It appears prominently in the northern sky during the Northern Hemisphere's spring. Its main asterism consists of 19 stars; the constellation's boundaries, as set by Eugène Delporte in 1930, are defined by a 26-sided polygon. In the equatorial coordinate system, the right ascension coordinates of these borders lie between 01h 29.1m and 04h 51.2m, while the declination coordinates are between 30.92° and 59.11°. The International Astronomical Union adopted the three-letter abbreviation "Per" for the constellation in 1922. Algol known by its Bayer designation Beta Persei, is the best-known star in Perseus. Representing the head of the Gorgon Medusa in Greek mythology, it was called Horus in Egyptian mythology and Rosh ha Satan in Hebrew. Located 92.8 light-years from Earth, it varies in apparent magnitude from a minimum of 3.5 to a maximum of 2.3 over a period of 2.867 days. The star system is the prototype of a group of eclipsing binary stars named Algol variables, though it has a third member to make up what is a triple star system.
The brightest compo
Astronomy in China has a long history, beginning from the Shang Dynasty. Chinese star names categorized in the twenty-eight mansions have been found on oracle bones unearthed at Anyang, dating back to the middle Shang Dynasty, the mansion system's nucleus seems to have taken shape by the time of the ruler Wu Ding. Detailed records of astronomical observations began during the Warring States period and flourished from the Han period onward. Chinese astronomy was equatorial, centered as it was on close observation of circumpolar stars, was based on different principles from those prevailing in traditional Western astronomy, where heliacal risings and settings of zodiac constellations formed the basic ecliptic framework. Needham has described the ancient Chinese as the most persistent and accurate observers of celestial phenomena anywhere in the world before the Islamic astronomers; some elements of Indian astronomy reached China with the expansion of Buddhism after the Eastern Han Dynasty, but the most detailed incorporation of Indian astronomical thought occurred during the Tang Dynasty, when numerous Indian astronomers took up residence in the Chinese capital, Chinese scholars, such as the Tantric Buddhist monk and mathematician Yi Xing, mastered its system.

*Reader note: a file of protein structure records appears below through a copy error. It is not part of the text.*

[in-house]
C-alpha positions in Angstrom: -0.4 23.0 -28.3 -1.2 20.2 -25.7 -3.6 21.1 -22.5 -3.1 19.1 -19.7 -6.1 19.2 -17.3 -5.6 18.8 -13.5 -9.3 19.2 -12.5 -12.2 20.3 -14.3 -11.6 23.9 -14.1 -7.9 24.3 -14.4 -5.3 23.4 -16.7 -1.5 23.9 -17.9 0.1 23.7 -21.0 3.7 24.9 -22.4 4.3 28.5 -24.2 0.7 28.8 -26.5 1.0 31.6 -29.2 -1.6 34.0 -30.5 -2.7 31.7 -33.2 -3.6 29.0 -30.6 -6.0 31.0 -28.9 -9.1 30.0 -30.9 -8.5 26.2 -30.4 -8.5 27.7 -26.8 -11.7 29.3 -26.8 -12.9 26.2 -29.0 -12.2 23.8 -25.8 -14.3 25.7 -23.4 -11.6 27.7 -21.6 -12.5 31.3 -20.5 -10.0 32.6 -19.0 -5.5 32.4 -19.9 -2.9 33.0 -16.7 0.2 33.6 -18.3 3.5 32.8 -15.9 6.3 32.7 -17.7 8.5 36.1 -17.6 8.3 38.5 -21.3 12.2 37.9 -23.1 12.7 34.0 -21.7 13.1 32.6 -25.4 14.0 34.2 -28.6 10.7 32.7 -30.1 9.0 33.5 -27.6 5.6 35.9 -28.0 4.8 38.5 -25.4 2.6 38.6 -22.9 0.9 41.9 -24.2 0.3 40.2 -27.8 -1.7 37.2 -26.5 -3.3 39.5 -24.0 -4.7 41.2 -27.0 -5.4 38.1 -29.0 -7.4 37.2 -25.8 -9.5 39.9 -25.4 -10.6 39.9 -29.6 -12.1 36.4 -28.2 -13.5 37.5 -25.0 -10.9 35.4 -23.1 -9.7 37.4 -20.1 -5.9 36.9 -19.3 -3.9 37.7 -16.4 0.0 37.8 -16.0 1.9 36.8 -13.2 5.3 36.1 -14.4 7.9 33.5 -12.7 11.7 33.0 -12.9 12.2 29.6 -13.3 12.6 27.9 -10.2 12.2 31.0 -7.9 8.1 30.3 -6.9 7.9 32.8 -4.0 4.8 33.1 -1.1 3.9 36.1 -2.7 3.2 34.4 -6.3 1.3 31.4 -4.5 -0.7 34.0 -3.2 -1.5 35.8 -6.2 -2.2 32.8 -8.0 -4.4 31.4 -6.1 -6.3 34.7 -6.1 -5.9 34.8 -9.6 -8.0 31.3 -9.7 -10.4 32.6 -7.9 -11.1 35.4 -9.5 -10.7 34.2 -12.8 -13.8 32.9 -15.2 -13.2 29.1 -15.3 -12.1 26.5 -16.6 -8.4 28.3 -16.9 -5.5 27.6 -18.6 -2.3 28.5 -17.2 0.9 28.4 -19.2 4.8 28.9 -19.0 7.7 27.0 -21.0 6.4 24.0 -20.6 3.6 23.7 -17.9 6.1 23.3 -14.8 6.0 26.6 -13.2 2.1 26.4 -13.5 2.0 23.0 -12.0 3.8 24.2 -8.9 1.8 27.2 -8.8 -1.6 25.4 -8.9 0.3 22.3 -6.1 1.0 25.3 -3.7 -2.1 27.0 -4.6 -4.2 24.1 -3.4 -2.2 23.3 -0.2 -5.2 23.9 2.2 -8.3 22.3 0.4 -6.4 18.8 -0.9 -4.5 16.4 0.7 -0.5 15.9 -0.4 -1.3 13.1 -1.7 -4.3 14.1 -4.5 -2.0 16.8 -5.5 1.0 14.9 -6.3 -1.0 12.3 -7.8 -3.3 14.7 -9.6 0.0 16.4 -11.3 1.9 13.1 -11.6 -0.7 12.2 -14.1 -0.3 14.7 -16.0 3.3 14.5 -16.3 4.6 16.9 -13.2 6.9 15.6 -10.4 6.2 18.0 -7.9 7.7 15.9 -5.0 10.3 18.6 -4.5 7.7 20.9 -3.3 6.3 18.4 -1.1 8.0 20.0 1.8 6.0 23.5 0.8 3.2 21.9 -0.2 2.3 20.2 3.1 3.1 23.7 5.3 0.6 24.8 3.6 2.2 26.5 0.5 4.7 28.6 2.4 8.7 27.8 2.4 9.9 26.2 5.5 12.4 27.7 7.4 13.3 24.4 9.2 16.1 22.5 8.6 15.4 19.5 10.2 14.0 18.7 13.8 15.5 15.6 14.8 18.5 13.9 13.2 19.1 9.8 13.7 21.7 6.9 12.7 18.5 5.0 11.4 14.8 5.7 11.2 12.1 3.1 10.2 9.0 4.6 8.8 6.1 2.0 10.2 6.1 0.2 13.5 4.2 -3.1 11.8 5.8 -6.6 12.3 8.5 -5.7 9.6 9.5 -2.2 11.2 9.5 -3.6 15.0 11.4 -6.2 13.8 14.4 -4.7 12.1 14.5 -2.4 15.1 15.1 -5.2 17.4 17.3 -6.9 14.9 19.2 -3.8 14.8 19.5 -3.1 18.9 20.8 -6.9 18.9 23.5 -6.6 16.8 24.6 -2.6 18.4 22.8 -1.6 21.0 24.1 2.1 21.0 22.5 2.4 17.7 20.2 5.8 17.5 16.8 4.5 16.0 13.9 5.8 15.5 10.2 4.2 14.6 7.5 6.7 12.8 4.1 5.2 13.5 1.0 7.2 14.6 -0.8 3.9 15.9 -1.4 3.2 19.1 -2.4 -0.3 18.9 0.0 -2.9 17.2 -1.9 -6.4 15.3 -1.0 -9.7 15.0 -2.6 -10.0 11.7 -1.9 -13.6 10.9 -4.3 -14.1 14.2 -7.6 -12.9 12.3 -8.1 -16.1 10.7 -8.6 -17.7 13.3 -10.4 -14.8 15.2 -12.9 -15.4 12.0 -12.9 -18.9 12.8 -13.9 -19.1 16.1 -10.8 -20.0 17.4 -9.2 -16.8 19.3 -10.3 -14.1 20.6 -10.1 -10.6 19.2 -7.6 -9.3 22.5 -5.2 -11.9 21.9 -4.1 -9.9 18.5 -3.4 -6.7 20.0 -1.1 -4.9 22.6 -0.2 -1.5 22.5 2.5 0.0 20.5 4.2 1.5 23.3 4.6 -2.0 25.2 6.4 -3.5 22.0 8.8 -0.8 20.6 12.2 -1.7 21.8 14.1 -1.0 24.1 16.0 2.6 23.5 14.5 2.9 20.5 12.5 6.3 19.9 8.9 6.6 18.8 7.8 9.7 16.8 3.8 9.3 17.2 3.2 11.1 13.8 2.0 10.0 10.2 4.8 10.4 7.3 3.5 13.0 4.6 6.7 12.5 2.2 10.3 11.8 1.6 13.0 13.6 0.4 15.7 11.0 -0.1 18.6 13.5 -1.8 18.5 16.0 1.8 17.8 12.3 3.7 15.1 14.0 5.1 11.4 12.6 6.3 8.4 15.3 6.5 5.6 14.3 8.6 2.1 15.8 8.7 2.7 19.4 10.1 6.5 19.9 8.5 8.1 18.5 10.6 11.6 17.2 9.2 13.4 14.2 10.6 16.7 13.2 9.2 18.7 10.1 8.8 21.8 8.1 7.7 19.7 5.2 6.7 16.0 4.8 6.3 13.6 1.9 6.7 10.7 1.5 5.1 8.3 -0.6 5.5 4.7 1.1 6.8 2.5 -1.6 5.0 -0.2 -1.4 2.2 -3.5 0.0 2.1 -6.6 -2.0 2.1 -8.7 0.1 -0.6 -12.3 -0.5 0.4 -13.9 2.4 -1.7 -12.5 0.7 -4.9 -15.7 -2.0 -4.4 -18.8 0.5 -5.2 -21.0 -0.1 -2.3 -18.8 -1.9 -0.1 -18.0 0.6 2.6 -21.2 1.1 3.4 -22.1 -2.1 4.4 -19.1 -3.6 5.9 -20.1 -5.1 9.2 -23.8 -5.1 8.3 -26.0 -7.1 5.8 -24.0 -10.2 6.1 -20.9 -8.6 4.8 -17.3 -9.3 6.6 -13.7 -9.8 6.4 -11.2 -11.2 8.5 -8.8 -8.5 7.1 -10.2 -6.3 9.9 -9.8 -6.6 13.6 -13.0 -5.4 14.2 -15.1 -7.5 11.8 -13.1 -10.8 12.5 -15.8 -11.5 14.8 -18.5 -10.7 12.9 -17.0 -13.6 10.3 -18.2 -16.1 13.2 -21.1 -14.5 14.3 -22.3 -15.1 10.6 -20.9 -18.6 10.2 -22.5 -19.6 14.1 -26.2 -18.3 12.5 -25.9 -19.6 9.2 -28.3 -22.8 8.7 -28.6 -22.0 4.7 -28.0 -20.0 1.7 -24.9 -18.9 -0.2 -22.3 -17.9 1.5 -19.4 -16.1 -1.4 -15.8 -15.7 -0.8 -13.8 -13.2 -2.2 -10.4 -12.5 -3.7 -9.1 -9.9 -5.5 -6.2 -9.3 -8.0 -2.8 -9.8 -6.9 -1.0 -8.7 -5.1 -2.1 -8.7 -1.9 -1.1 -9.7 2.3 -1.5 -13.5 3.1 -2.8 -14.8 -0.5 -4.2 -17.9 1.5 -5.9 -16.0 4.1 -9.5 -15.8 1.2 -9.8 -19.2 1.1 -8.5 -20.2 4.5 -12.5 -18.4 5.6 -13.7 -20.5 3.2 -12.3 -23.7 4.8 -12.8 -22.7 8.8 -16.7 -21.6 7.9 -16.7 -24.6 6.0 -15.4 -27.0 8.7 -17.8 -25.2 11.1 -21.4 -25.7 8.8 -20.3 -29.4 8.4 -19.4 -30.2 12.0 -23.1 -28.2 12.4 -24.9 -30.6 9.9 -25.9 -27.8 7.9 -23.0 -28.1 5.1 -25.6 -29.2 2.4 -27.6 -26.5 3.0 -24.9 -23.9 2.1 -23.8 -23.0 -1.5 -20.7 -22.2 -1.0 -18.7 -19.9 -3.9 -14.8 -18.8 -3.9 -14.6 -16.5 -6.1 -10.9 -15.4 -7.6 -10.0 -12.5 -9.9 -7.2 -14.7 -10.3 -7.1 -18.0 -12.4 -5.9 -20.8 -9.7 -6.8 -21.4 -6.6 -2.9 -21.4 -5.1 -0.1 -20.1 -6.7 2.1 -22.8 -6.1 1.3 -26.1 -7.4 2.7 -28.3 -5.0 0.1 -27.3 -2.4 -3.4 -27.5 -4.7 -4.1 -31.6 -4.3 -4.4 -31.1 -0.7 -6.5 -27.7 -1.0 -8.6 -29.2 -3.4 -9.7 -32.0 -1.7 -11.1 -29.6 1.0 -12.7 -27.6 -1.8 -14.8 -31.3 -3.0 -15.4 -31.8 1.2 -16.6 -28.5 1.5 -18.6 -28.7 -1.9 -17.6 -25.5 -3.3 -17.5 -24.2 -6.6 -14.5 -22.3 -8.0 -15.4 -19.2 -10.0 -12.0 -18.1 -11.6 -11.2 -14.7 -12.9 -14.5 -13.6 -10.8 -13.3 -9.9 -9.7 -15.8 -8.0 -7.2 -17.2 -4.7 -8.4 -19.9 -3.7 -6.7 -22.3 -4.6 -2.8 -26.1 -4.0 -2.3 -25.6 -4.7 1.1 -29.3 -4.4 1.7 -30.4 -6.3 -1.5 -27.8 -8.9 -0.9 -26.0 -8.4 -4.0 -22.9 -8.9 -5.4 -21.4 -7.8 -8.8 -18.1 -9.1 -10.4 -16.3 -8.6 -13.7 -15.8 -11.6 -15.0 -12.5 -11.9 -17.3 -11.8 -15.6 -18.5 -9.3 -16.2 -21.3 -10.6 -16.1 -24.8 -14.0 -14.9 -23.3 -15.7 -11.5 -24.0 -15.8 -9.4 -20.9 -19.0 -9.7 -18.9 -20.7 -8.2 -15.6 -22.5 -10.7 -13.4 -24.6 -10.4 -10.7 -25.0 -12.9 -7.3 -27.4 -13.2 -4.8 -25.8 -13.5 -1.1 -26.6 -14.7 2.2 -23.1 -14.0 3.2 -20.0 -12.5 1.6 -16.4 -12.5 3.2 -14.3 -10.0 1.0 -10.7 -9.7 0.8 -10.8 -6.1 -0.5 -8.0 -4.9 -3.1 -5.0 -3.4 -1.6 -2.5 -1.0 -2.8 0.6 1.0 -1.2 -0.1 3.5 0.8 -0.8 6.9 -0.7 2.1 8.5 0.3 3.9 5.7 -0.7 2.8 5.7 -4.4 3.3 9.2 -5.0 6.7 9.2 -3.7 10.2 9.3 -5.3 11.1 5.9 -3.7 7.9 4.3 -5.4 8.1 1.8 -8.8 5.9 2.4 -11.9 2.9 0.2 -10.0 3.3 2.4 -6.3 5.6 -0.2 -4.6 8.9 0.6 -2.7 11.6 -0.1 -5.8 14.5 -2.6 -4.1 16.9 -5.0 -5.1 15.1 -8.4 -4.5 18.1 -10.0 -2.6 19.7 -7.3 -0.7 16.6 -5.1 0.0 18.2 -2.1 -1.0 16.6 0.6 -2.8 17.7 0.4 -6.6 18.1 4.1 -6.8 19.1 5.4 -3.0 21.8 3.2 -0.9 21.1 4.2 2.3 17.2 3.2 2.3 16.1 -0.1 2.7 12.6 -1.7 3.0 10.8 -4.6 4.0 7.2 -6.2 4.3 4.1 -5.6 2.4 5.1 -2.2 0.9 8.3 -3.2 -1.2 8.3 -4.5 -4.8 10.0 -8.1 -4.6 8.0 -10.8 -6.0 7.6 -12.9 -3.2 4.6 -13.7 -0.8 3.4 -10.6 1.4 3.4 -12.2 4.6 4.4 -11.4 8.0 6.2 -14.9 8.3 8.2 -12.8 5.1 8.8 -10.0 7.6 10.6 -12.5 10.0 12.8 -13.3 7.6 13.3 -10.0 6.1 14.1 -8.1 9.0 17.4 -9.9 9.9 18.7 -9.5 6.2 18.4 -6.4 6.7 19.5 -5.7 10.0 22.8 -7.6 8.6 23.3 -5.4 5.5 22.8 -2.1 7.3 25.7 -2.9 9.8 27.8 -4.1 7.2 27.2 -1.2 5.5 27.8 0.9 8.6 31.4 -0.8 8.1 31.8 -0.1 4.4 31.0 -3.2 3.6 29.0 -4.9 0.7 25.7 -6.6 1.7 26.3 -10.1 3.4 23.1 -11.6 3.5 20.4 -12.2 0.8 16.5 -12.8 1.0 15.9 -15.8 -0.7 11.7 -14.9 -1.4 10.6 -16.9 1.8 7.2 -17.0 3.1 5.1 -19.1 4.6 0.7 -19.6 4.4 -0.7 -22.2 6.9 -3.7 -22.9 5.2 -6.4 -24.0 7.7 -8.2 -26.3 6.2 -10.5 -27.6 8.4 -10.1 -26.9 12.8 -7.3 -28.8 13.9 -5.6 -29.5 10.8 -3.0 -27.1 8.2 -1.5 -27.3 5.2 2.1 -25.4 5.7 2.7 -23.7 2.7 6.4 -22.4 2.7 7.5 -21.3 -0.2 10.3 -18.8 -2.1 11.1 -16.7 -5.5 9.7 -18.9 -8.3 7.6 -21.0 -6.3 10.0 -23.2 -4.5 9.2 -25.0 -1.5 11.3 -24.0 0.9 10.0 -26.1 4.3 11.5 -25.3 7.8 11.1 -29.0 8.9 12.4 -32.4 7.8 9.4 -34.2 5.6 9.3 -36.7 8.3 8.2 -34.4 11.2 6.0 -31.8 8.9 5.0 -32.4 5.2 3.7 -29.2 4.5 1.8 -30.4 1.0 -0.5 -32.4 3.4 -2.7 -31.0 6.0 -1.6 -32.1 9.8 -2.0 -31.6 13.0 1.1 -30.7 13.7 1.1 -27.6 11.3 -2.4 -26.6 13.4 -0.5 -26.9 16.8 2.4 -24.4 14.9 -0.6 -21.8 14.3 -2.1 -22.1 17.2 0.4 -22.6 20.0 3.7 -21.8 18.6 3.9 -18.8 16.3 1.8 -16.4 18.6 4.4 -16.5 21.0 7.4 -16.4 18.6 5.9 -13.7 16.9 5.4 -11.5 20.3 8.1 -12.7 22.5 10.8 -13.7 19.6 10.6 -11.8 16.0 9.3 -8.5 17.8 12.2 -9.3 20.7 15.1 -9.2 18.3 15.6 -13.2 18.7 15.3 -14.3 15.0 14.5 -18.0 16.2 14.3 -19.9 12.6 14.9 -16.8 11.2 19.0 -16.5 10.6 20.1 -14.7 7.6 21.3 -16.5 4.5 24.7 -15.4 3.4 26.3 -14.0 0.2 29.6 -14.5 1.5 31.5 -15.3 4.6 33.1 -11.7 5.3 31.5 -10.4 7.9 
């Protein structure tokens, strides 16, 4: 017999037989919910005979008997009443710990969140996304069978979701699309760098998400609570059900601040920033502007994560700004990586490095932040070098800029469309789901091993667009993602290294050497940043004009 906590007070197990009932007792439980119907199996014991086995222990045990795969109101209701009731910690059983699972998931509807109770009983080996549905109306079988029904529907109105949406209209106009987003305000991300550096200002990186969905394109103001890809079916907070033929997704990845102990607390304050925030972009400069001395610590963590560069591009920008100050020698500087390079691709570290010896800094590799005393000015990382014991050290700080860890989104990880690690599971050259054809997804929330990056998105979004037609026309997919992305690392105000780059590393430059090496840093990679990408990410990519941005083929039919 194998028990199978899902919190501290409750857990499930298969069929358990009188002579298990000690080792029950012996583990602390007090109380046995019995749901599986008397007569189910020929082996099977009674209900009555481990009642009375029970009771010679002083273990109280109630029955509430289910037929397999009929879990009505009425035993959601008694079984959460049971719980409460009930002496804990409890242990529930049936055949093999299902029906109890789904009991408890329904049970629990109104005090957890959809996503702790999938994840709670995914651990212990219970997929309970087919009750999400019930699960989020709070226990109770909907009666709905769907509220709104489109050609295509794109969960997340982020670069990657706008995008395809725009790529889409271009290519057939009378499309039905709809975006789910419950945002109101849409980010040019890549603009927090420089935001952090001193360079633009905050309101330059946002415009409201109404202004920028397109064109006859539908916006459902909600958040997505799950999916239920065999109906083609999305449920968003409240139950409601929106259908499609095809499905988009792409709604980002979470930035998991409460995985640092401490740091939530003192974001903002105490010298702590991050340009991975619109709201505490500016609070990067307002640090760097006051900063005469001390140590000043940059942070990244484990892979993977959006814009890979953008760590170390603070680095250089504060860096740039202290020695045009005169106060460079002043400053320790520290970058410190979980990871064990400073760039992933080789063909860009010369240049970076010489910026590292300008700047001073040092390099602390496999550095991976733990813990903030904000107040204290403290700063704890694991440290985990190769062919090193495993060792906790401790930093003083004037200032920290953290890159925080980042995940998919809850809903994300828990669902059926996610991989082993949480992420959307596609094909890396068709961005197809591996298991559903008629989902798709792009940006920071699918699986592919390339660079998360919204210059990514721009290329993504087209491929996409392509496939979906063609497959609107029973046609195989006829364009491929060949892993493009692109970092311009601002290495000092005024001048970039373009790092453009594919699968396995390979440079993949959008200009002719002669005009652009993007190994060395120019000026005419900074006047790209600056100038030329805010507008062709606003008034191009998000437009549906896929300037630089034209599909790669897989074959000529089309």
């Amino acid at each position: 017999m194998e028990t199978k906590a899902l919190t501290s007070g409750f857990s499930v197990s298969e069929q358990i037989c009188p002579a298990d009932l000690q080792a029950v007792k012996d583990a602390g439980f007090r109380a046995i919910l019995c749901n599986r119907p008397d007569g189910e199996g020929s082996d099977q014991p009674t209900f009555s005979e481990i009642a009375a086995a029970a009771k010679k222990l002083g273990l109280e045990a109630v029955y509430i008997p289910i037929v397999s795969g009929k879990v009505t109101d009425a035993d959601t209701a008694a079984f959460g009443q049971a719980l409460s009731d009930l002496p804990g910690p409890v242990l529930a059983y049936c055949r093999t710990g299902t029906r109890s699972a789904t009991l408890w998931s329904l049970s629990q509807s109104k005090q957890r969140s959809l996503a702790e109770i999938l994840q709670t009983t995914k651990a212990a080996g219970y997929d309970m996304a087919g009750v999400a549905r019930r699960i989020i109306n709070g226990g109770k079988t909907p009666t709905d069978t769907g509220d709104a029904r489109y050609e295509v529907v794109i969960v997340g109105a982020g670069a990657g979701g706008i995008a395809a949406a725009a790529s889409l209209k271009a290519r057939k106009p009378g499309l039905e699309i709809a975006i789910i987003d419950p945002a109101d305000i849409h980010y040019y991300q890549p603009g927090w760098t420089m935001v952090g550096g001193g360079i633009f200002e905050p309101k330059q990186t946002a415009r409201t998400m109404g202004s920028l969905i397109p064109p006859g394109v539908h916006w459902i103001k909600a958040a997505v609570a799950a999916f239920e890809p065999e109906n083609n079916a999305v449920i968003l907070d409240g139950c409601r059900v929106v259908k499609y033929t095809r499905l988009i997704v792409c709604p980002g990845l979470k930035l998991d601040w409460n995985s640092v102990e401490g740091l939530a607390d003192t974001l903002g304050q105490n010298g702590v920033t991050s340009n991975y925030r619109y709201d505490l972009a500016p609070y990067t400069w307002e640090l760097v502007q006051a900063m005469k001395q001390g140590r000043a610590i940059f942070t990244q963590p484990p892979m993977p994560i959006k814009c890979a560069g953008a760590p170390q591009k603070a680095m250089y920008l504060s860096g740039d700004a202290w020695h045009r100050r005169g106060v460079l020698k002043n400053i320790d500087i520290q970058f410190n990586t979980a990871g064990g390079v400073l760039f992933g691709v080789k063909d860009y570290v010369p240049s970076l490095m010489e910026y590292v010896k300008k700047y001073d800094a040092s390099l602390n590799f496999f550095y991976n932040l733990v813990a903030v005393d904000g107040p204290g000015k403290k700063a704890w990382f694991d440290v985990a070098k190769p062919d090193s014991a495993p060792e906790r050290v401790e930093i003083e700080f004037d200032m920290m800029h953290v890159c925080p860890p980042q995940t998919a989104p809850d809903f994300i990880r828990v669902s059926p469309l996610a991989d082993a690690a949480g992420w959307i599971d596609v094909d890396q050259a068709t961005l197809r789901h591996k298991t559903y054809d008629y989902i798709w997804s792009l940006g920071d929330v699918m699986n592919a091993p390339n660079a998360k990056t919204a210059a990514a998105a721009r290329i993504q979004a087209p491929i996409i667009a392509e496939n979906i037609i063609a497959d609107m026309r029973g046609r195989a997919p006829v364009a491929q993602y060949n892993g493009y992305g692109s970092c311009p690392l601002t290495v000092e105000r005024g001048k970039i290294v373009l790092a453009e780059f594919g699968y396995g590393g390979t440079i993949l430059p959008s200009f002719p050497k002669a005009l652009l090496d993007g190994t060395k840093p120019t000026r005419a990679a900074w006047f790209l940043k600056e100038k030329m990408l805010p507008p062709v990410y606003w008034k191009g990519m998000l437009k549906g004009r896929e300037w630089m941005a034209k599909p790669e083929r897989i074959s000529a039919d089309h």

Islamic astronomers collaborated with their Chinese colleagues during the Yuan Dynasty, after a period of relative decline during the Ming Dynasty, astronomy was revitalized under the stimulus of Western cosmology and technology after the Jesuits established their missions. The telescope was introduced in the seventeenth century. In 1669, the Peking observatory was redesigned and refitted under the direction of Ferdinand Verbiest. Today, China continues to be active with many observatories and its own space program. One of the main functions was for the purpose of timekeeping; the Chinese used a lunisolar calendar, because the cycles of the Sun and the Moon are different, intercalation had to be done. The Chinese calendar was considered to be a symbol of a dynasty; as dynasties would rise and fall and astrologers of each period would prepare a new calendar to be made, with observations for that purpose. Astrological divination was an important part of astronomy. Astronomers took careful note of guest stars, which appeared among the fixed stars.